For those of you who dare to shed that filthy contaminated rag you’ve been told to breathe through so that you might instead get out and enjoy some clean air in a cherished place of solitude, here’s what’s around—go have a look.
Northern Flickers have arrived. Look for them anywhere there are mature trees. Despite the fact that flickers are woodpeckers, they often feed on the ground. You’ll notice the white rump and yellow wing linings when they fly away.
The tiny Chipping Sparrow frequently nests in small trees in suburban gardens. Lay off the lawn treatments to assure their success.
Field Sparrows (Spizella fusilla) are a breeding species in abandoned fields where successional growth is underway.
White-throated Sparrows spend the winter in the lower Susquehanna valley. Their numbers are increasing now as waves of migrants pass through on their way north.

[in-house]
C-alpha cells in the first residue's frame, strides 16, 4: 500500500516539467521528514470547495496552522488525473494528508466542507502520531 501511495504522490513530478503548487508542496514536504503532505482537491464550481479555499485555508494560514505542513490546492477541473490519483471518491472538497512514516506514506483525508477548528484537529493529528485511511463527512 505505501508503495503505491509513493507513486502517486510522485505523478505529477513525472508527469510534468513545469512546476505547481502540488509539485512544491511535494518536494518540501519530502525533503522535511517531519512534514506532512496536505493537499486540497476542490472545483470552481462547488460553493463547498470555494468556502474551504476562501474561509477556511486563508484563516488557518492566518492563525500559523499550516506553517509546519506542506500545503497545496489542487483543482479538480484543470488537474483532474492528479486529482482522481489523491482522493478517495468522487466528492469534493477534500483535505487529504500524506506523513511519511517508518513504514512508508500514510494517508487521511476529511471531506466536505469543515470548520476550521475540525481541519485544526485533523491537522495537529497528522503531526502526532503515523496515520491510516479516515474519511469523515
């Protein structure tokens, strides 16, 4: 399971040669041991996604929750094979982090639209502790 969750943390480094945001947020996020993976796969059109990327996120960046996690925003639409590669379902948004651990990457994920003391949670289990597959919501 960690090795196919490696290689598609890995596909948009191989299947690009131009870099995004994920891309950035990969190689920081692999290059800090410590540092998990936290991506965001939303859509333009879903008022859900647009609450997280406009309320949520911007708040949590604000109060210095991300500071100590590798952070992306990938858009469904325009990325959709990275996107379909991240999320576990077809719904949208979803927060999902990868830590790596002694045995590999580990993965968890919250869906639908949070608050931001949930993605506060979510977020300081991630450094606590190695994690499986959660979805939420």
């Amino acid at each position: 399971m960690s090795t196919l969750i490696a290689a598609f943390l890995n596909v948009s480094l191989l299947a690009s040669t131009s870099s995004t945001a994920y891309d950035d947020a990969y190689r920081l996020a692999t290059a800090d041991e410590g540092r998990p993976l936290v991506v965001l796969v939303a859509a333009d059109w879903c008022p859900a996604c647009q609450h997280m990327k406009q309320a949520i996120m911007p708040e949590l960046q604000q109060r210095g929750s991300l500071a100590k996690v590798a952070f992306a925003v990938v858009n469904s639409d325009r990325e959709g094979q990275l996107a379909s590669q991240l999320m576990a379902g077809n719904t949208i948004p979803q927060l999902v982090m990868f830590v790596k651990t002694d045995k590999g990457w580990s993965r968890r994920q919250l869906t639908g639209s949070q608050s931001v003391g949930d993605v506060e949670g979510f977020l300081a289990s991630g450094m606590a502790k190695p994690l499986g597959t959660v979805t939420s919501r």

Northbound flocks of Rusty Blackbirds (Euphagus carolinus) are currently found feeding in forest swamps along the Susquehanna. Their noisy calls sound like a chorus of squeaking hinges.
Migratory Red-shouldered Hawks are also making feeding stops at area wetlands.
The Palm Warbler (Setophaga palmarum) is easily identified by its tail pumping behavior. Look for it in shrubs along the river shoreline or near lakes and streams. Palm Warblers are among the earliest of the warblers to move through in the spring.
The springtime show on the water continues…
Common Loons will continue migrating through the area during the upcoming month.
Buffleheads are still transiting the watershed.
Horned Grebes are occurring on the river and on local lakes.
Seeing these one-year-old male Hooded Mergansers, the bachelors, wandering around without any adult males or females is a good sign. The adults should have moved on to the breeding grounds and local pairs should be well into a nesting cycle by now. Hatching could occur any day.